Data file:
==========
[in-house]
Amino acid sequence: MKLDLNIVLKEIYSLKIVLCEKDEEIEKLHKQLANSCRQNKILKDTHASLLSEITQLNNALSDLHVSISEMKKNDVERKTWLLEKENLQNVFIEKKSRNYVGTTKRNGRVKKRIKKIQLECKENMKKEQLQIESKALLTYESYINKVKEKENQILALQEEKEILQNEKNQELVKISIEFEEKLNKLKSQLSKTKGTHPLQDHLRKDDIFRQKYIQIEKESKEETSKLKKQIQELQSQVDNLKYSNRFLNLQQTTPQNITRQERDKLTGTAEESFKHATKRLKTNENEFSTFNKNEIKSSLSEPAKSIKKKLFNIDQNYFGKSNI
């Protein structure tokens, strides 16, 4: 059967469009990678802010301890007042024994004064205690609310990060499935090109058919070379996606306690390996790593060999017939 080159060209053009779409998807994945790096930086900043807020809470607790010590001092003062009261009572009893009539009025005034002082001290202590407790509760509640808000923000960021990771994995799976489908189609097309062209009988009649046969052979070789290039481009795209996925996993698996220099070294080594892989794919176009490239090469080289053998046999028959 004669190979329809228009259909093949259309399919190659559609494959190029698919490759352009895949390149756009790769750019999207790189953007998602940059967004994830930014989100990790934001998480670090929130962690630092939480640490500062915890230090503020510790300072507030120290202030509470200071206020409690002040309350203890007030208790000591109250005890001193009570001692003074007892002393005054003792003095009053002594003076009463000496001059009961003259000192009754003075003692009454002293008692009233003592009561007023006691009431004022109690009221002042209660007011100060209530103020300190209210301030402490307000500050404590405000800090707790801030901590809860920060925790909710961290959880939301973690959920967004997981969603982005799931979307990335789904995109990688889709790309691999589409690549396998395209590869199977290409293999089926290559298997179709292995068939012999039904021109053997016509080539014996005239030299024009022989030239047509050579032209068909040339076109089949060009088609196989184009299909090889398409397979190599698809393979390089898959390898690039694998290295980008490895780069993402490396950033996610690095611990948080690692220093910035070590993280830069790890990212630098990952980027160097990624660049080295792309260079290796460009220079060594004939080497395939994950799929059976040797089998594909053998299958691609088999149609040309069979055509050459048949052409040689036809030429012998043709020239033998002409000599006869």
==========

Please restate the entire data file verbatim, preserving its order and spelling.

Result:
[in-house]
Amino acid sequence: MKLDLNIVLKEIYSLKIVLCEKDEEIEKLHKQLANSCRQNKILKDTHASLLSEITQLNNALSDLHVSISEMKKNDVERKTWLLEKENLQNVFIEKKSRNYVGTTKRNGRVKKRIKKIQLECKENMKKEQLQIESKALLTYESYINKVKEKENQILALQEEKEILQNEKNQELVKISIEFEEKLNKLKSQLSKTKGTHPLQDHLRKDDIFRQKYIQIEKESKEETSKLKKQIQELQSQVDNLKYSNRFLNLQQTTPQNITRQERDKLTGTAEESFKHATKRLKTNENEFSTFNKNEIKSSLSEPAKSIKKKLFNIDQNYFGKSNI
């Protein structure tokens, strides 16, 4: 059967469009990678802010301890007042024994004064205690609310990060499935090109058919070379996606306690390996790593060999017939 080159060209053009779409998807994945790096930086900043807020809470607790010590001092003062009261009572009893009539009025005034002082001290202590407790509760509640808000923000960021990771994995799976489908189609097309062209009988009649046969052979070789290039481009795209996925996993698996220099070294080594892989794919176009490239090469080289053998046999028959 004669190979329809228009259909093949259309399919190659559609494959190029698919490759352009895949390149756009790769750019999207790189953007998602940059967004994830930014989100990790934001998480670090929130962690630092939480640490500062915890230090503020510790300072507030120290202030509470200071206020409690002040309350203890007030208790000591109250005890001193009570001692003074007892002393005054003792003095009053002594003076009463000496001059009961003259000192009754003075003692009454002293008692009233003592009561007023006691009431004022109690009221002042209660007011100060209530103020300190209210301030402490307000500050404590405000800090707790801030901590809860920060925790909710961290959880939301973690959920967004997981969603982005799931979307990335789904995109990688889709790309691999589409690549396998395209590869199977290409293999089926290559298997179709292995068939012999039904021109053997016509080539014996005239030299024009022989030239047509050579032209068909040339076109089949060009088609196989184009299909090889398409397979190599698809393979390089898959390898690039694998290295980008490895780069993402490396950033996610690095611990948080690692220093910035070590993280830069790890990212630098990952980027160097990624660049080295792309260079290796460009220079060594004939080497395939994950799929059976040797089998594909053998299958691609088999149609040309069979055509050459048949052409040689036809030429012998043709020239033998002409000599006869």